The sorting of specific cell populations is an established tool in biological research, with new applications demanding greater cell throughput, sterility and elimination of cross-contamination. Here we report 'vortex-actuated cell sorting' (VACS), a new technique that deflects cells individually, via the generation of a transient microfluidic vortex by a thermal vapour bubble: a novel mechanism, which is able to sort cells based on fluorescently-labelled molecular markers. Using in silico simulation and experiments on beads, an immortal cell line and human peripheral blood mononuclear cells (PBMCs), we demonstrate high-purity and high-recovery sorting with input rates up to 104 cells per s and switching speeds comparable to existing techniques (>40 kHz). A tiny footprint (1 × 0.25 mm) affords miniaturization and the potential to achieve multiplexing: a crucial step in increasing processing rate. Simple construction using biocompatible materials potentially minimizes cost of fabrication and permits single-use sterile cartridges. We believe VACS potentially enables parallel sorting at throughputs relevant to cell therapy, liquid biopsy and phenotypic screening.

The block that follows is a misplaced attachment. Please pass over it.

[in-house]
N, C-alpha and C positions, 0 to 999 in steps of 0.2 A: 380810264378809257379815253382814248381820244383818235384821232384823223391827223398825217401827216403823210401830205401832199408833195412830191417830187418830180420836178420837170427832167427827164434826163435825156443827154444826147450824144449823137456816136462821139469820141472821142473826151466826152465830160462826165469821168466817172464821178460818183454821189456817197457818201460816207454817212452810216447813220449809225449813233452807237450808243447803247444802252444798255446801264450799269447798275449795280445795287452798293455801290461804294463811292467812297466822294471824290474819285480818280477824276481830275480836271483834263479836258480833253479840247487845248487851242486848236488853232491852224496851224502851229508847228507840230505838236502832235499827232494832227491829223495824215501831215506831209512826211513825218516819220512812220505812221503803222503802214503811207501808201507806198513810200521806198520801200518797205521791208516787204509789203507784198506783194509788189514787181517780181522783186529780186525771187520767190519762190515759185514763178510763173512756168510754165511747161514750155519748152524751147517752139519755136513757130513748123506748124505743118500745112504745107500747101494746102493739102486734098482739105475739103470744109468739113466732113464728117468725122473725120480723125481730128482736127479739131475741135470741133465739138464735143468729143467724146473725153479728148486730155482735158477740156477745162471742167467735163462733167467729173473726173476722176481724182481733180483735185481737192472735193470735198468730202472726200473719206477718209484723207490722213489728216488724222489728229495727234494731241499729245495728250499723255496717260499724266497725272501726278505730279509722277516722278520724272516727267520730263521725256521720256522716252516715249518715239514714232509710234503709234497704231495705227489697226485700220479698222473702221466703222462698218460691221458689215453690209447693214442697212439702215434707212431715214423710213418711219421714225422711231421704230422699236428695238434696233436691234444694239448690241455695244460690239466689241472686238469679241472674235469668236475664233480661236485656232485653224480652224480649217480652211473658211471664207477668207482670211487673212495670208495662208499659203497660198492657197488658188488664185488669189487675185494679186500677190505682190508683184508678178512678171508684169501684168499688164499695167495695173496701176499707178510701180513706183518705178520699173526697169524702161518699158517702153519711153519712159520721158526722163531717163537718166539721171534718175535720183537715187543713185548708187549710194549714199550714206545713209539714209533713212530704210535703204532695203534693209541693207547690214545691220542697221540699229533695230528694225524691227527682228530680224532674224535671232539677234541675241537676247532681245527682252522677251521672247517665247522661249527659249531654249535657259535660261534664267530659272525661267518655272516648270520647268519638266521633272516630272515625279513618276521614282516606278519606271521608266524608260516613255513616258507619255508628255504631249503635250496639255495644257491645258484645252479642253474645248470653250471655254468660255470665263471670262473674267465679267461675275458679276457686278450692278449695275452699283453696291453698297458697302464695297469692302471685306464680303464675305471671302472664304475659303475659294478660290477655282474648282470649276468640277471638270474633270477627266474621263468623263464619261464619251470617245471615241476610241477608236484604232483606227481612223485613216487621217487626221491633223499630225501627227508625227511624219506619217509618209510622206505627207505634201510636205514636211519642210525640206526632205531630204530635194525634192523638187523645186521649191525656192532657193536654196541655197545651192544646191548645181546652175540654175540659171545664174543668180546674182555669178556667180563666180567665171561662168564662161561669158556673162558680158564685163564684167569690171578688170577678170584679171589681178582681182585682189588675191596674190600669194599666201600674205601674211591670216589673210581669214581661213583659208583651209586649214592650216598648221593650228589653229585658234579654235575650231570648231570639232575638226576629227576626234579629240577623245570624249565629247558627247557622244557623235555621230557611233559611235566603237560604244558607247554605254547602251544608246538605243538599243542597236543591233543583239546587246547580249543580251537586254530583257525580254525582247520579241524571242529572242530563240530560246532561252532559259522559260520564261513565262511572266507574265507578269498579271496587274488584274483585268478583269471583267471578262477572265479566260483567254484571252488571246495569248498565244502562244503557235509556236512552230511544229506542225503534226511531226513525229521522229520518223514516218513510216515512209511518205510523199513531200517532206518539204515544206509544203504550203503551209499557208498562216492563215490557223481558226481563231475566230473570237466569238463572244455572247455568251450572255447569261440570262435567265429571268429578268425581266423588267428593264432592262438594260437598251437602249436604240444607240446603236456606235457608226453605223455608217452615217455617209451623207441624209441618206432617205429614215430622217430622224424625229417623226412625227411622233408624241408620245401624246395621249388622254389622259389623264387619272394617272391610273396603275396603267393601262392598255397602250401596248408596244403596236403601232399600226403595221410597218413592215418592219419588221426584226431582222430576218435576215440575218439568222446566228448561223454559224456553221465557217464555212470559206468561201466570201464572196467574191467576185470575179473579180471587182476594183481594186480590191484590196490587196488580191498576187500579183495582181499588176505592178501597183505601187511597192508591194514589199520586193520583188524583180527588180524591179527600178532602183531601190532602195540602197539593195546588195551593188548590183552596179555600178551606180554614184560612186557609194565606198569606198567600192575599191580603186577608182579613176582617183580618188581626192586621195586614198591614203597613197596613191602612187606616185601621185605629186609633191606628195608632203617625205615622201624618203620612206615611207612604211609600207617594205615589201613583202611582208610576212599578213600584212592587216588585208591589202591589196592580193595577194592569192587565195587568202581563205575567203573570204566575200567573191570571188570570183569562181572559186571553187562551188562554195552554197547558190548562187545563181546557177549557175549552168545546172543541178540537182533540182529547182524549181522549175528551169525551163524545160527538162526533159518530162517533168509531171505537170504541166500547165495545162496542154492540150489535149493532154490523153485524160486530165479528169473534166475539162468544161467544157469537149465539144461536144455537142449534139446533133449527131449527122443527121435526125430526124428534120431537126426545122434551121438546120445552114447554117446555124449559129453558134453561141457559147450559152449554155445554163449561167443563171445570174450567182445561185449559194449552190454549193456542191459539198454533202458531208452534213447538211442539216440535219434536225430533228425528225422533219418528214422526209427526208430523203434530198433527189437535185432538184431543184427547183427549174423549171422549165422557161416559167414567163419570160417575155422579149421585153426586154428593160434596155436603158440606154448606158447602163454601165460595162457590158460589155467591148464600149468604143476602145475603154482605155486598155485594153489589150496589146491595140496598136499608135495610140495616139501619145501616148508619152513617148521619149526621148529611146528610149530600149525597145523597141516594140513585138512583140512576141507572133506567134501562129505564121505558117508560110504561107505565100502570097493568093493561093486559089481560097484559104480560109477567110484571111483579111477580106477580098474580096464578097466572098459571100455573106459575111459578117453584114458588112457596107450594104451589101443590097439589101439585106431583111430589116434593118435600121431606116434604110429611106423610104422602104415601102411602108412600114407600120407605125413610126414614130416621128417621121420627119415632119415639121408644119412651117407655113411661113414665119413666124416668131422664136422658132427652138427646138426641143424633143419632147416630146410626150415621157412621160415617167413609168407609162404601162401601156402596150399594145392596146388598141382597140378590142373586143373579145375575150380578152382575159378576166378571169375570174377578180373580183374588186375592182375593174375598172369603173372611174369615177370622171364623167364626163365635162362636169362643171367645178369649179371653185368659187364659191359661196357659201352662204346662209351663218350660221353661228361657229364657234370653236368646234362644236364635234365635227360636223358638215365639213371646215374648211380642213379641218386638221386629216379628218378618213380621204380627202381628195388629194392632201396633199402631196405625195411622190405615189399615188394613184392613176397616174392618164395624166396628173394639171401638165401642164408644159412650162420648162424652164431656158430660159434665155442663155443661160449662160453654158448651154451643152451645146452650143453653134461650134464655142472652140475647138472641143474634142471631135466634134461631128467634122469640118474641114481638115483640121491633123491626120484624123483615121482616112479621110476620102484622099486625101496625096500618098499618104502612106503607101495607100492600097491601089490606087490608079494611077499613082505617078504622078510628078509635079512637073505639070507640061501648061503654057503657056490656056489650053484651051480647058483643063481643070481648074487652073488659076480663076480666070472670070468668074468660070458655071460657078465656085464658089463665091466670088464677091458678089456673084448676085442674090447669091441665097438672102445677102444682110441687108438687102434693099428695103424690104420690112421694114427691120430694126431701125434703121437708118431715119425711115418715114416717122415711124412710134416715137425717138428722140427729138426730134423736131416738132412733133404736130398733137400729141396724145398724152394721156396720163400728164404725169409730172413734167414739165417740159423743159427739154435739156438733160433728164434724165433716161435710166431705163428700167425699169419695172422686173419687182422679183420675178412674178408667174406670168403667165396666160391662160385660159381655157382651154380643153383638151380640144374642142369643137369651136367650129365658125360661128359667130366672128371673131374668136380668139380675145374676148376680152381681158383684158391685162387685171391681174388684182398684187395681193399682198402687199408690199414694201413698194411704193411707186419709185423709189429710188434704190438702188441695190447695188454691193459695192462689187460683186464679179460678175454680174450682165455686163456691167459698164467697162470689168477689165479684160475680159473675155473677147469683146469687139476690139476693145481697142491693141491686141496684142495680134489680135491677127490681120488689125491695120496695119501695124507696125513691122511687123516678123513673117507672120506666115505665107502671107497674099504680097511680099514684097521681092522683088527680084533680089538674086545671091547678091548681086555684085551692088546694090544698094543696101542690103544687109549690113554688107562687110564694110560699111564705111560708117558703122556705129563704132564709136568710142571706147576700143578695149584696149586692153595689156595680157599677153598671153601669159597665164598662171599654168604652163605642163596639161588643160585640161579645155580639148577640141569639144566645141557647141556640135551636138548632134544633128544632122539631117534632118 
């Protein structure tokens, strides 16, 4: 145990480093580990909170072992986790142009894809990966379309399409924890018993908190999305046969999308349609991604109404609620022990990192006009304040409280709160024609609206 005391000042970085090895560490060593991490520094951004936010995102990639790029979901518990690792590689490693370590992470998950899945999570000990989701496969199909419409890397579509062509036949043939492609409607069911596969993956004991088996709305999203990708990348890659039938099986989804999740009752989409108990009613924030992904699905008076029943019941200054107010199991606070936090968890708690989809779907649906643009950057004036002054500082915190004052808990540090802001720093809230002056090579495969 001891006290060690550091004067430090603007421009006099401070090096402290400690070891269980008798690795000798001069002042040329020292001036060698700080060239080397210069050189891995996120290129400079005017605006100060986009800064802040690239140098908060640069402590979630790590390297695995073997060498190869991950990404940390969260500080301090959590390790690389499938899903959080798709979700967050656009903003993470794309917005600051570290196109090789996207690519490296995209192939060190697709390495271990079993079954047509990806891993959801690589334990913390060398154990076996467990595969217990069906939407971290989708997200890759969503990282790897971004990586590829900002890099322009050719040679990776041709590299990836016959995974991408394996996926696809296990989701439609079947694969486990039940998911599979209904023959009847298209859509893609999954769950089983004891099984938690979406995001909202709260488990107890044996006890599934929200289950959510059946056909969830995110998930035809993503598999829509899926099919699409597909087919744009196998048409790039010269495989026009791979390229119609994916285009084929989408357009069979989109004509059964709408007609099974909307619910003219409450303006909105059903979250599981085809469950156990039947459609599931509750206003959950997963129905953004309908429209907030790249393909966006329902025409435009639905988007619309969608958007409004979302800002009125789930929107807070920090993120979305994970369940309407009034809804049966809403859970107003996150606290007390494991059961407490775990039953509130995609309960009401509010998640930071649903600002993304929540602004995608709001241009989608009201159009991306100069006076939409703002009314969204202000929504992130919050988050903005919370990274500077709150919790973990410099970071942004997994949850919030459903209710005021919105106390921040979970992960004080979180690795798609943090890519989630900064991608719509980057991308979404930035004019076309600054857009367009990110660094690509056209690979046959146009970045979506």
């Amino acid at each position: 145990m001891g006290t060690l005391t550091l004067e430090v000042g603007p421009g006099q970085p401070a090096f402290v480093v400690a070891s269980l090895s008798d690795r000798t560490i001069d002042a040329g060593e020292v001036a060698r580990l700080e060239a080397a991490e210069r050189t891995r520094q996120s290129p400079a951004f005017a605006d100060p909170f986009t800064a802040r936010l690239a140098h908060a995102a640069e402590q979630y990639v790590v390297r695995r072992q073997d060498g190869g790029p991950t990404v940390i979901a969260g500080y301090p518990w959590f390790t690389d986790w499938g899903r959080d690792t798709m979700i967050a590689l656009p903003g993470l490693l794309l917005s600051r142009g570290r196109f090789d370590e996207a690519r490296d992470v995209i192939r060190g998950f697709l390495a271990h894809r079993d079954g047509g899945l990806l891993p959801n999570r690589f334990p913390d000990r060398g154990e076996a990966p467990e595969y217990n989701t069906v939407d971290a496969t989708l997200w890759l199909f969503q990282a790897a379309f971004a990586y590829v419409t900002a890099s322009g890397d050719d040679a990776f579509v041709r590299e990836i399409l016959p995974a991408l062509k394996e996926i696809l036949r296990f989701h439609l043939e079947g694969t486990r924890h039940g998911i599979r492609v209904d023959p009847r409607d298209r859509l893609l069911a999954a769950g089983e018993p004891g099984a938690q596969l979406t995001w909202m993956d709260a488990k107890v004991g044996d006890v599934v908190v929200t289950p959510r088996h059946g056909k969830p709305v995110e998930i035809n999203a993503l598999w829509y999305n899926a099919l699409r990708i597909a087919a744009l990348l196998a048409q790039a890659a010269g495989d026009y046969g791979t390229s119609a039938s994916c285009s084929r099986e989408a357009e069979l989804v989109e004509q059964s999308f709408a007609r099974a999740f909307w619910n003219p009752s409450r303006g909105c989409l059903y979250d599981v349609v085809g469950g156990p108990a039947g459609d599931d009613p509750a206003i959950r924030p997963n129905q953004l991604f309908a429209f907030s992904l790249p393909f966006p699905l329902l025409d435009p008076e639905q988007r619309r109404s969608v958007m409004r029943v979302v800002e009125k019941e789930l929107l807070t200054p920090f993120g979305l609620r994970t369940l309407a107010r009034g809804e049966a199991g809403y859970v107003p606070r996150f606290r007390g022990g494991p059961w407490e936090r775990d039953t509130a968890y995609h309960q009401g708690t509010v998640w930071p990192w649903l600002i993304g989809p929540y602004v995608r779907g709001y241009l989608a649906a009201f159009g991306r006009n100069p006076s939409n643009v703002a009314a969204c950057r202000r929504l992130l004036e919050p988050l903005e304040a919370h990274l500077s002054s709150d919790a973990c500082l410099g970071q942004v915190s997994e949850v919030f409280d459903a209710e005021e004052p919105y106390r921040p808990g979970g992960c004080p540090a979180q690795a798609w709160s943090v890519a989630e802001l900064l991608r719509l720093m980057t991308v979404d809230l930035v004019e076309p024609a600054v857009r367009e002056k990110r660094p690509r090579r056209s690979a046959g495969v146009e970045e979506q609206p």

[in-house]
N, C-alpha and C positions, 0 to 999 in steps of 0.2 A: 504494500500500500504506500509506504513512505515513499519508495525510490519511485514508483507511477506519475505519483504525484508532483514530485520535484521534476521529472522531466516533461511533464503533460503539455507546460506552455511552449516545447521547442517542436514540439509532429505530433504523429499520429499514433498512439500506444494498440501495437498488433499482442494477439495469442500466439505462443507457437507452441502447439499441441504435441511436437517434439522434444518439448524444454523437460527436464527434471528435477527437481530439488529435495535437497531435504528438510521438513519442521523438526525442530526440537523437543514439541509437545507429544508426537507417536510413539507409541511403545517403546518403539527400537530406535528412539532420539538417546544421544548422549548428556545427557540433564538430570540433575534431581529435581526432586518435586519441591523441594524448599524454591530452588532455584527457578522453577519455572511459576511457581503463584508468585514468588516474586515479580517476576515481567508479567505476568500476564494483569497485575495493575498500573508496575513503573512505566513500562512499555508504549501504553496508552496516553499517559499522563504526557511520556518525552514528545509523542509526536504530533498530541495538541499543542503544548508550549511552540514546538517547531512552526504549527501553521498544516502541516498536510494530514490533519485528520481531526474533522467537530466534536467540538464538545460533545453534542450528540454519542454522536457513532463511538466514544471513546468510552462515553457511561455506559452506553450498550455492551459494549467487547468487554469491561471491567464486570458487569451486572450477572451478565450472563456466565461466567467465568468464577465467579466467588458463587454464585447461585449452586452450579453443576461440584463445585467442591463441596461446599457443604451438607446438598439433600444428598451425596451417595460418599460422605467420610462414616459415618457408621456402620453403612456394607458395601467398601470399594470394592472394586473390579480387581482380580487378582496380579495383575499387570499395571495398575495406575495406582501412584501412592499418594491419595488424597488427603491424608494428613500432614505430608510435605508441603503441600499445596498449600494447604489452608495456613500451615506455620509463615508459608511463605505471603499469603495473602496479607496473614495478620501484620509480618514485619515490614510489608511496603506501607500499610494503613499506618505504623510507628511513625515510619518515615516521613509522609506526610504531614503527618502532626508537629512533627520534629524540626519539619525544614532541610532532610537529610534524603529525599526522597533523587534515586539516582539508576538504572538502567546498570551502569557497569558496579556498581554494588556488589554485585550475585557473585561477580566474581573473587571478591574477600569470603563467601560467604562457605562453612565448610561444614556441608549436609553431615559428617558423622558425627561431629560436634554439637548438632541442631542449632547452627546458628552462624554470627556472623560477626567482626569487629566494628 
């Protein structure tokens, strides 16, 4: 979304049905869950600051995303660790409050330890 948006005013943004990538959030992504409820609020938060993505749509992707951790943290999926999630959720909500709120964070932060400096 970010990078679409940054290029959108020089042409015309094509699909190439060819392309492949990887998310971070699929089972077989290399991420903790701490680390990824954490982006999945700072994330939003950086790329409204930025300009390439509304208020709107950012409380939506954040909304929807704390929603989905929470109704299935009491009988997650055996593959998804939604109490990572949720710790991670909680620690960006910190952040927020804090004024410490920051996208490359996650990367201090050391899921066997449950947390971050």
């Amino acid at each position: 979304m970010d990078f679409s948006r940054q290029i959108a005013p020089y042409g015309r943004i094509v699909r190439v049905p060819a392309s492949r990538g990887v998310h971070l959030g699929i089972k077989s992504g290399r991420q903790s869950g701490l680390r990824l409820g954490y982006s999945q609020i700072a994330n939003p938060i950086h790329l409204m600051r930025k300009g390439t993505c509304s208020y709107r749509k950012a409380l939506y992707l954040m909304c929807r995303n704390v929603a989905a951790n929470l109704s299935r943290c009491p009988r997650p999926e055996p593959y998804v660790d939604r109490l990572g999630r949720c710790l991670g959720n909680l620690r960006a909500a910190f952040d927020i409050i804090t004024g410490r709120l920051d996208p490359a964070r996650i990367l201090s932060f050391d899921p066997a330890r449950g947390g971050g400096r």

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Cell Separation, Cell Survival, Computer Simulation, Humans, Jurkat Cells, Lab-On-A-Chip Devices, Leukocytes, Mononuclear, Microspheres